DJP said:Calling where they are now a "drift" would be like saying the Titanic "took on a bit o' water."

I don't know much about seminaries, but had just assumed that Fuller was just like Wheaton in terms of doctrinal integrity ... thank you.

Lou Martuneac said...


You wrote, “The deliberate renunciation of separatism, for example, turned neo-evangelicals against their own fundamentalist brethren (in effect erecting an impassible barrier between the two groups)…

That barrier is evident when we view certain methods of ministry among the so-called “conservative” evangelicals. Those methods were best defined by Dr. Pete Masters’s in his compelling article, The Merger of Calvinism With Worldliness

There is a cell of reformed men that primarily identify with fundamentalism who desire increased fellowship with, but increasingly allow for and tolerate those certain methods of ministry among “conservative” evangelicals that they would never allow for or tolerate in their own ministries.

IMO, absolute faithfulness to the biblical mandates for personal separation erects the “impassible barrier between the two groups,” including “conservative” evangelicals on the opposite side.


Russ said...

This is well said; I've been thinking recently how little attention is given to neo-evangelicalism as a distinct, identifiable movement, and how strange that is considering its importance. Darryl Hart has given some, and there's Marsden's history of Fuller Seminary. One recent book that points out the ironies of #3 is John A. D’Elia's biography of George Eldon Ladd.

Matt said...

Morris Brooks - I think events like T4G, the Gospel Coalition, and maybe the GCR in the SBC might be indicitive of the remnant of the Evangelicals gathering together around the main thing, which is the Gospel.

I agree fully with Phil's post here and the demise of the evangelical movement, but I would also like to utter a word of optimism at the end. There does seem to be a very real return to the gospel in some fairly visible segments of the church.

Notwithstanding the accurate points made by Carl Trueman, the visibility of men such as John MacArthur, John Piper, R.C. Sproul, Mark Dever, Ligon Duncan, and others has opened up a door for many evangelicals to hear the gospel clearly articulated. May we just pray that the legacy of their ministries will be hearts that are bowed to Christ and filled with the gospel, and not just celebrity status.

Bill Honsberger said...

And lets not let the Evangelical Theological Society off the hook in this whole demise. What does the word evangelical mean when you include people who think not just that the Bible is mistaken, but that God himself is mistaken?!?!?! (Clark Pinnock). What does the word evangelical mean when there are members who hold to baptismal regeneration? (Stone Campbell movement). And what does the word mean when you have universalists (Sanders) inclusivists (too many to mention!!!) full blown pomos (Grenz when he was alive - Fullerites like Nancy Murphey, etc etc) When I resigned several years ago now I asked them how they will keep the Mormons out given the ETS doesn't even require holding to the minimalist statement they already have? No answer given of course. Still I do miss the discounted books...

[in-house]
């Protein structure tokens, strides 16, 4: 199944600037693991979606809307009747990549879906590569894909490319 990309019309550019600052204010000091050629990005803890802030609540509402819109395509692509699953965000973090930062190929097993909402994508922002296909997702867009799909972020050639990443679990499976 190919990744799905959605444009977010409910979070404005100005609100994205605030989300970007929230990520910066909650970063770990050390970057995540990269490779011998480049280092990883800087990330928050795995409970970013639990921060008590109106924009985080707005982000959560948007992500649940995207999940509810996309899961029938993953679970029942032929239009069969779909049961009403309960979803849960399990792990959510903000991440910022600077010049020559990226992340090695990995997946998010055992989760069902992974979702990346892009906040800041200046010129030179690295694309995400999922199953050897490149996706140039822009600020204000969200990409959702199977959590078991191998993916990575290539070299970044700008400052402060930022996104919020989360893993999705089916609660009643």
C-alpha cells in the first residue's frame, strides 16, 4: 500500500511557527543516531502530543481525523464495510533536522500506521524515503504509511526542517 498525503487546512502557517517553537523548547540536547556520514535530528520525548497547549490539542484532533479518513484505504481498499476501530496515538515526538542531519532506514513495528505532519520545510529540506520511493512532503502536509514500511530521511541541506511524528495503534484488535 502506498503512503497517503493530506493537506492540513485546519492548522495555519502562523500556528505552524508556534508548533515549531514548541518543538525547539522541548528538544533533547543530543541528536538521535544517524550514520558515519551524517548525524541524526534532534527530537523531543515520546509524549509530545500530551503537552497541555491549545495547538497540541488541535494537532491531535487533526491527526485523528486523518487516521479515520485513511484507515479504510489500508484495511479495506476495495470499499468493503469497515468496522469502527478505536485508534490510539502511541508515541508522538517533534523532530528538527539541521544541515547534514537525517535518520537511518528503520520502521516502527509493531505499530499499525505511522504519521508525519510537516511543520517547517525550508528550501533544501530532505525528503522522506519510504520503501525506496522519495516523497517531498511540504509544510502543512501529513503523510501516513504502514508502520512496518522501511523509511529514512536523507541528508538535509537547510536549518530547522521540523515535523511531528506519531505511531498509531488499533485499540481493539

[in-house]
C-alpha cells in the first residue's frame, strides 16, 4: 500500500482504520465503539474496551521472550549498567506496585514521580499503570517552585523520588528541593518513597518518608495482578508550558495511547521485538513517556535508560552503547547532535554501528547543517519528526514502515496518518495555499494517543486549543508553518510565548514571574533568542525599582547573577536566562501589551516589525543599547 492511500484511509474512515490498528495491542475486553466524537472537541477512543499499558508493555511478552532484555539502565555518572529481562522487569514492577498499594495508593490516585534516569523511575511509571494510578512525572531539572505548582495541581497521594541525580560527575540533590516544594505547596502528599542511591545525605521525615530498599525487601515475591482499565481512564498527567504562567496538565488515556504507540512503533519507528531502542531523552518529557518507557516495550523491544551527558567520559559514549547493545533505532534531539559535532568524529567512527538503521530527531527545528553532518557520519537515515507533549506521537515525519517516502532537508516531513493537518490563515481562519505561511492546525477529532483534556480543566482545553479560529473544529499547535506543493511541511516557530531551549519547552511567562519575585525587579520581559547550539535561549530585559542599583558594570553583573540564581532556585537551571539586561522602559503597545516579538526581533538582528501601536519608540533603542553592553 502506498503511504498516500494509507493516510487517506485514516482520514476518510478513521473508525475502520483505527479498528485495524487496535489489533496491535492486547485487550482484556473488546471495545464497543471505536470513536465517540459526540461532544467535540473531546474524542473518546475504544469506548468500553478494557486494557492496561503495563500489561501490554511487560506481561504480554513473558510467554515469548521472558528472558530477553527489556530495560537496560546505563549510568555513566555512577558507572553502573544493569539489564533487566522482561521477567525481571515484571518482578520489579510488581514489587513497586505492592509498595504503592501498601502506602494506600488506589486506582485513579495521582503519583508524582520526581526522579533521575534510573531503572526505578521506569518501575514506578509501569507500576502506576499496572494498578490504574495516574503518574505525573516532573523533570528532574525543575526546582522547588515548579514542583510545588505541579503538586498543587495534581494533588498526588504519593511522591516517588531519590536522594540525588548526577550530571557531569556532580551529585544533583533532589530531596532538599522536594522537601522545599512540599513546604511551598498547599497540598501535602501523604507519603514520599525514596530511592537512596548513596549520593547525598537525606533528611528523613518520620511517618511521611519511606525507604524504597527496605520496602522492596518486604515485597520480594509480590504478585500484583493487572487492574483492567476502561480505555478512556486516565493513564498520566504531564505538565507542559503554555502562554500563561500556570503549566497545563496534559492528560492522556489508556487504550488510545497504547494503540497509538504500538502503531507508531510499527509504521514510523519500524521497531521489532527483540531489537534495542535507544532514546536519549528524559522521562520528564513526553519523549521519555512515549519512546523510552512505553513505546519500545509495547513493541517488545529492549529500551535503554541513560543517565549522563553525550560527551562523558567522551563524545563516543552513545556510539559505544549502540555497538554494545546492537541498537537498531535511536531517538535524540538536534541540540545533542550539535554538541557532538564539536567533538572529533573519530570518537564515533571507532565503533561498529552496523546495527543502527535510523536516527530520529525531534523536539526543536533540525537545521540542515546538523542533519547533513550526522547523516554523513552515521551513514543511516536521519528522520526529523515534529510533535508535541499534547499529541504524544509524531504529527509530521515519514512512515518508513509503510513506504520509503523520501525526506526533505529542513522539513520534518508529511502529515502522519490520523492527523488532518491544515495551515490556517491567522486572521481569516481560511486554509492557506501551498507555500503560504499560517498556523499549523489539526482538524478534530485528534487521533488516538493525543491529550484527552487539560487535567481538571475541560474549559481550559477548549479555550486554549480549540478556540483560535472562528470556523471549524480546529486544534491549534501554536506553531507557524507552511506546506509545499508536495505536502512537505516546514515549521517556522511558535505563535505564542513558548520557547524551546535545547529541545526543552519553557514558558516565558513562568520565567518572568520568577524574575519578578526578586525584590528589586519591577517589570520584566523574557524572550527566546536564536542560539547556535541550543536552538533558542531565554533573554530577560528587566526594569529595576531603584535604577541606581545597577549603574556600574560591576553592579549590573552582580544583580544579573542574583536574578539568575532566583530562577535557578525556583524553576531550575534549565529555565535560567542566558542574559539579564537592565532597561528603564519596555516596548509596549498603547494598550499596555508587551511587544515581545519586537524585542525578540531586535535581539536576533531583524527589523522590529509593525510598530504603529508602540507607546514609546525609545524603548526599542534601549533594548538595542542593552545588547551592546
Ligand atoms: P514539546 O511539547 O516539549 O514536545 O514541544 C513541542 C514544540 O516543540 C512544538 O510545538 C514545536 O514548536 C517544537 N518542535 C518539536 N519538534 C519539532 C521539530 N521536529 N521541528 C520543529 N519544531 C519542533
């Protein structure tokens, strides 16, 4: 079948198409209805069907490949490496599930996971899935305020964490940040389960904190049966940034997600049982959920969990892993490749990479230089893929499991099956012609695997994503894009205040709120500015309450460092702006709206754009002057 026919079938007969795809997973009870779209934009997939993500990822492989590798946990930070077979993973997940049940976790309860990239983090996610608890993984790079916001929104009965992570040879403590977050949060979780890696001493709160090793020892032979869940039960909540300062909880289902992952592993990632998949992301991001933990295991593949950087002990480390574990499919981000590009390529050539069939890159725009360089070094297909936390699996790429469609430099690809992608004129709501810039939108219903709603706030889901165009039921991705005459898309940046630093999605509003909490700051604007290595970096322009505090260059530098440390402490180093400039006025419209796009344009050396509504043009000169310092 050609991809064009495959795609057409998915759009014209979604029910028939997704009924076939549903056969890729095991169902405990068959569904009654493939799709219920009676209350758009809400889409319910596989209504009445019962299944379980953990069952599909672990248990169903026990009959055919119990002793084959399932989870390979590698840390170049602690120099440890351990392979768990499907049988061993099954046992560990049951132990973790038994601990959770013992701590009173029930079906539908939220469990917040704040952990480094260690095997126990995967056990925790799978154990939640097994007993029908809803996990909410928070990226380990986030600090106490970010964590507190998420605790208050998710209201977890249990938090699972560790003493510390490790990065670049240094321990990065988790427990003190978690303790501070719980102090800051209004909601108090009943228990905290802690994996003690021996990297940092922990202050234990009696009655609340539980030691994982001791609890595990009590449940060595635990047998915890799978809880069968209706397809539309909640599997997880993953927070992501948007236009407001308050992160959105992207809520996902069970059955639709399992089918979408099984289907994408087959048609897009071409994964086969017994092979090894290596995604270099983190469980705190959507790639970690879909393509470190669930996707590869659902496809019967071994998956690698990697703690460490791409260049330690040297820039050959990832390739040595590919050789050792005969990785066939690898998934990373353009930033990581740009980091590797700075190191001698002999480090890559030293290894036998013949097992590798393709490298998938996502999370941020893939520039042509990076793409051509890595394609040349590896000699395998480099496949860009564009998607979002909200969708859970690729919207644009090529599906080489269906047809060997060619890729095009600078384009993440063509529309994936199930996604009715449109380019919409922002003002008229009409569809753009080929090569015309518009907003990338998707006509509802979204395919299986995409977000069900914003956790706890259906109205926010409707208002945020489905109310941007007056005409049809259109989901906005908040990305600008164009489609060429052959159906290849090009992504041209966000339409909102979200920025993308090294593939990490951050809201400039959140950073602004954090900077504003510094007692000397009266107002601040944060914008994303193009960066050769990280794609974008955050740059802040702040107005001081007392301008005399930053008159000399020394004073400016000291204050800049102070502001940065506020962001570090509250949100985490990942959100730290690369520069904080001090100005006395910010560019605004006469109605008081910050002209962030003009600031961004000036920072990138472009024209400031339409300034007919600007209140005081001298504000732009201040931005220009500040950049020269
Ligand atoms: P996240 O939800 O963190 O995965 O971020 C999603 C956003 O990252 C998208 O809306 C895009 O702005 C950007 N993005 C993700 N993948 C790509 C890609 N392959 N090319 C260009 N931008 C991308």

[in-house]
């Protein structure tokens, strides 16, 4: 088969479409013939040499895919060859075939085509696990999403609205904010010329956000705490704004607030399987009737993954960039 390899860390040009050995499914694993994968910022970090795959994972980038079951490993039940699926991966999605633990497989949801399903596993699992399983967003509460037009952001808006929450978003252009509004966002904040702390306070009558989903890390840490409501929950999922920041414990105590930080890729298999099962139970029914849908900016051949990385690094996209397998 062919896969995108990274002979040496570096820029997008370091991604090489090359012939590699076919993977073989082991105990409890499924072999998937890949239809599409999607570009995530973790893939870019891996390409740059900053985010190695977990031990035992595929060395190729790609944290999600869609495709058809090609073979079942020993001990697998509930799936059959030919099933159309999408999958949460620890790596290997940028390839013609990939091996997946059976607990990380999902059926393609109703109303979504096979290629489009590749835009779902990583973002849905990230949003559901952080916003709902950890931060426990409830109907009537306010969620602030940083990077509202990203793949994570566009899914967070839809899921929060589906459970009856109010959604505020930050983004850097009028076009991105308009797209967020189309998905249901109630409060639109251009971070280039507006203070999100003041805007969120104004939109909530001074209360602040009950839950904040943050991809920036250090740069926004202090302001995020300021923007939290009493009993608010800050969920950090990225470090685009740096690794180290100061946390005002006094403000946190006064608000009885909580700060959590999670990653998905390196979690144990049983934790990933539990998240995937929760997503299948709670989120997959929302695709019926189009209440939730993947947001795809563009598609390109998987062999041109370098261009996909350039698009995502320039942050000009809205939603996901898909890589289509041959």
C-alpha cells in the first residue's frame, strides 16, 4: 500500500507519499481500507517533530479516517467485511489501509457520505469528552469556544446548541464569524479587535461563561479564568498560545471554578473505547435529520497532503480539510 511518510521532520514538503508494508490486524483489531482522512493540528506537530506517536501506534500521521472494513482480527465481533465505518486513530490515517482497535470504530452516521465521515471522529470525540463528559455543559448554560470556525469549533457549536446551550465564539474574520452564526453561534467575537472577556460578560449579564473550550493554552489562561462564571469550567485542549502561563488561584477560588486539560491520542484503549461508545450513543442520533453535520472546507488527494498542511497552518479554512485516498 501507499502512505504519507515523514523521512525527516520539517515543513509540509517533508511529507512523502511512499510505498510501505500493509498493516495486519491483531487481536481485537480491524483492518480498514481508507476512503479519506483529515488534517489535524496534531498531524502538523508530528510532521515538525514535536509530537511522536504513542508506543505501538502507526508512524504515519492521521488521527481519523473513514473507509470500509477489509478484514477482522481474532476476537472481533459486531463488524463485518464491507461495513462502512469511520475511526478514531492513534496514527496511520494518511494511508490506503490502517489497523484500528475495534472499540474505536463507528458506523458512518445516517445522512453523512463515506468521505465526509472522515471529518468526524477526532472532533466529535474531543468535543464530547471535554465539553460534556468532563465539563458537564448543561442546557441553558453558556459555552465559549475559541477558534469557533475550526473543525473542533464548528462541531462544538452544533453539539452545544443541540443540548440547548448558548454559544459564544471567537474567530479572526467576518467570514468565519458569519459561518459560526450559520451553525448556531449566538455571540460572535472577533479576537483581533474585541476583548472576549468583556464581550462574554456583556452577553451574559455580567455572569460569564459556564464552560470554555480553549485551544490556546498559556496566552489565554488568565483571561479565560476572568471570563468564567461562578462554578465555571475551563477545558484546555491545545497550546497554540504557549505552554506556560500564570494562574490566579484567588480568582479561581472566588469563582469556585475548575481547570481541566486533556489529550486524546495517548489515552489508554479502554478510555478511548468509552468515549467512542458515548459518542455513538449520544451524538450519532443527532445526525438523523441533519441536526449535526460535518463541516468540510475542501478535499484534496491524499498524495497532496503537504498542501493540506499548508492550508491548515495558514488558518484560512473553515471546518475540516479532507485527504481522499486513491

Lou Martuneac said...


I am going to post what I believe will be a helpful excerpt from Dr. Mike Harding’s- The Necessity of Personal Separation in Biblical Fundamentalism. Harding’s complete article accompanies the Fundamental Baptist Fellowship International’s (FBFI) Resolution 09-05 and is reprinted in the May/June issue of FrontLine magazine.

In regard to personal separation from the world, God’s Word corrects. “Correction” (2 Tim. 3:16) is used in the sense of “setting something right,” most likely with reference to conduct.1 God’s Word has the authority to regulate personal and public conduct. Attitudes and behavior among “Christian” young people toward things once considered wrong and sinful are gradually changing. There has been a noticeable shift in attitudes toward smoking, drinking alcoholic beverages, objectionable movies, questionable entertainment, rock music, modern dancing, gambling, sexual involvement outside of marriage, androgyny,2 and public immodesty.

James Hunter, in Evangelicalism: The Coming Generation, considers certain aspects of this shift as “moral reposturing.”3 Generally speaking, there has been a decline in personal separation from the world in Evangelical colleges and universities, among Evangelical preachers and leaders, and among everyday Christians. Richard Quebedeaux, a self-professed New Evangelical, admits in The Worldly Evangelicals that “Evangelicals are making more and more compromises with the larger culture.” He adds that “Evangelicals have become harder and harder to distinguish from other people,” pointing out that Christian “business people, professionals, and celebrities have found it necessary (and pleasant) to travel the cocktail-party circuit in Beverly Hills.”

Lastly, he mentions with approval that “Evangelicals have often discovered the pleasure of alcohol and tobacco while studying and traveling in Europe.”4 The status of these traditional taboos has undergone alteration in Christian circles. They are regarded less as sins that displease God and are described only in terms related to their dysfunctional or unwise character. In some respects Fundamentalism lags about ten to fifteen years behind such Evangelical trends.